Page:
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University of Notre Dame

Notre Dame's Erin Corcoran says under the Trump administration, everyone is of equal importance to deport

12-Jul-2019 3:05 PM EDT, by University of Notre Dame

In anticipation of this weekend's ICE raids, Erin Corcoran, U.S. immigration/asylum law & policy expert and executive director of Notre Dame's Kroc Institute for International Peace Studies, is available for interviews. Below and attached are her comments on the ongoing immigration issues at the U.S./Mexico border and the pending ICE raids. You can reach her via email at ecorcora@nd.edu or via cell at 202-549-2067

ICE Raids:

People being targeted this weekend have final orders of removal from judges. Sometimes these people haven’t even had their cases heard, but have orders of removal in absentia pending against them. ICE often fails to move cases to new jurisdiction when asylum-seekers move, so they could be subject to removal without even being aware of the removal order. If an asylum-seeker appeals his/her case in federal court, it won’t stay their removal; that is a separate motion and judges would first have to rule on the merits of your case.

These raids are not the same as a cop going after someone with a warrant; these are administrative warrants. There are more protections for individuals subject to administrative warrants because a judge has not signed off on the warrant. If ICE agents knock on the door and the people inside don’t let them in, the agents cannot forcibly enter the home. Immigrants’ rights groups are educating people about their rights when ICE raids are conducted.

What changed significantly in asylum law in the mid-90s?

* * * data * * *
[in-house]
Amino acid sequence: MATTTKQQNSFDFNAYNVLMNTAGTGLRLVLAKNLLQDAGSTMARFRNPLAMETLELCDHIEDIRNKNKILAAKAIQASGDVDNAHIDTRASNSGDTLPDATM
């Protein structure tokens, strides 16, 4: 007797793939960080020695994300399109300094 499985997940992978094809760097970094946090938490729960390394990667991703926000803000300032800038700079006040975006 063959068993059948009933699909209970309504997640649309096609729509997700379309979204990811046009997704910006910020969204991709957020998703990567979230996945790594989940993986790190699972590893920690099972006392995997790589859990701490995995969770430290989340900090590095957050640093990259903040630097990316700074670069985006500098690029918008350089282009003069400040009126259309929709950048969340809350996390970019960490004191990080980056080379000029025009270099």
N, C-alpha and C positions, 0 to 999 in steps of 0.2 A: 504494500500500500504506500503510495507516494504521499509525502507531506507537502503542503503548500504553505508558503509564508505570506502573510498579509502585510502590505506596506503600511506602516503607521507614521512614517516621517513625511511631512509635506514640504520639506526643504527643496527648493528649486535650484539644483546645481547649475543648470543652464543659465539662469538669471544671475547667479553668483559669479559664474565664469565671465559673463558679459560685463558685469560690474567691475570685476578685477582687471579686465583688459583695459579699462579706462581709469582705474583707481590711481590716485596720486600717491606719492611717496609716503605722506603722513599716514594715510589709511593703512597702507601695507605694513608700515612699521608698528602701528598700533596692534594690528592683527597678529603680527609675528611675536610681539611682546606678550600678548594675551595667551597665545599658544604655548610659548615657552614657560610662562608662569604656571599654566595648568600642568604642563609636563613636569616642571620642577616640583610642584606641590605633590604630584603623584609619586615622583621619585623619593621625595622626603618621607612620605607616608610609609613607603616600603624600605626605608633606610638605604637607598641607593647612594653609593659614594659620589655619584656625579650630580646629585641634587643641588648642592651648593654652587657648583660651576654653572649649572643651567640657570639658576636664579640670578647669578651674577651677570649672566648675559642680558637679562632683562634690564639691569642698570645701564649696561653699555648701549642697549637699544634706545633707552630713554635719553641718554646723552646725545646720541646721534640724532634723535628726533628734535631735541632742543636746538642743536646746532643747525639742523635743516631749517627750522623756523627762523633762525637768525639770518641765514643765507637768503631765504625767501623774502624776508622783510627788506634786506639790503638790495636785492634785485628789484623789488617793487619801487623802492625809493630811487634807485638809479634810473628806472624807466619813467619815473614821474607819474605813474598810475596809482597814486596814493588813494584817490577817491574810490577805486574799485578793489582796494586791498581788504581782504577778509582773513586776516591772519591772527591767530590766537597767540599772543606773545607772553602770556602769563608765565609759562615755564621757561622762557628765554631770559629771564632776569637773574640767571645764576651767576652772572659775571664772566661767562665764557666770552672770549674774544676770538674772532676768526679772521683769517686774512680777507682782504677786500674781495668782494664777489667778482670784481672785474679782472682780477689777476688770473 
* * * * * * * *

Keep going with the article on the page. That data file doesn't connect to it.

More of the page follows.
The changes in asylum law in 1996 created a process called “expedited removal,” which allowed border officers to summarily send a person back to their country of origin if they arrived with false documents or no travel documents. The exception to this new power was a “credible view interview.” Border officers are required to ask series of questions about a person's fear of returning to their home country and, if they expressed fear, the officer cannot remove them and they are entitled to a credible fear interview with an asylum officer. If they pass the credible fear interview they can request asylum from an immigration judge.

How is the Trump administration different from previous administrations when it comes to ICE raids?

Other administrations were targeting high-priority deportations, so people who had criminal convictions. Under the Trump administration, everyone is of equal importance to deport. So anyone who gets caught up in a raid will be deported. They’re going after everyone and this gives a lot more discretion to officers on the ground. The other concern is that some of these children who get caught up in raids could be U.S. citizens. Most immigrant families are of mixed citizenship. Questions of separation become more complicated.

Under this administration, people who have provided protection for asylum-seekers have been prosecuted (for example, the “No More Deaths” trial). There certainly wasn’t prosecution of people who were providing protection under other administrations.

How faith communities and US Conference of Catholic Bishops are reacting:

In line with the reaction of communities of faith during other immigration flows due to unrest in Mexico and Central America in the 1980s, some parishes and churches have served as sanctuaries. The U.S. Conference of Catholic Bishops has been very outspoken and critical regarding the Trump administration’s treatment of immigrants. 

Best, 

Colleen 

Colleen Sharkey

Assistant Director, Media Relations

University of Notre Dame

(office) 574-631-9958

(cell) 574-999-0102

csharke2@nd.edu 

 

www.nd.edu I news.nd.edu 

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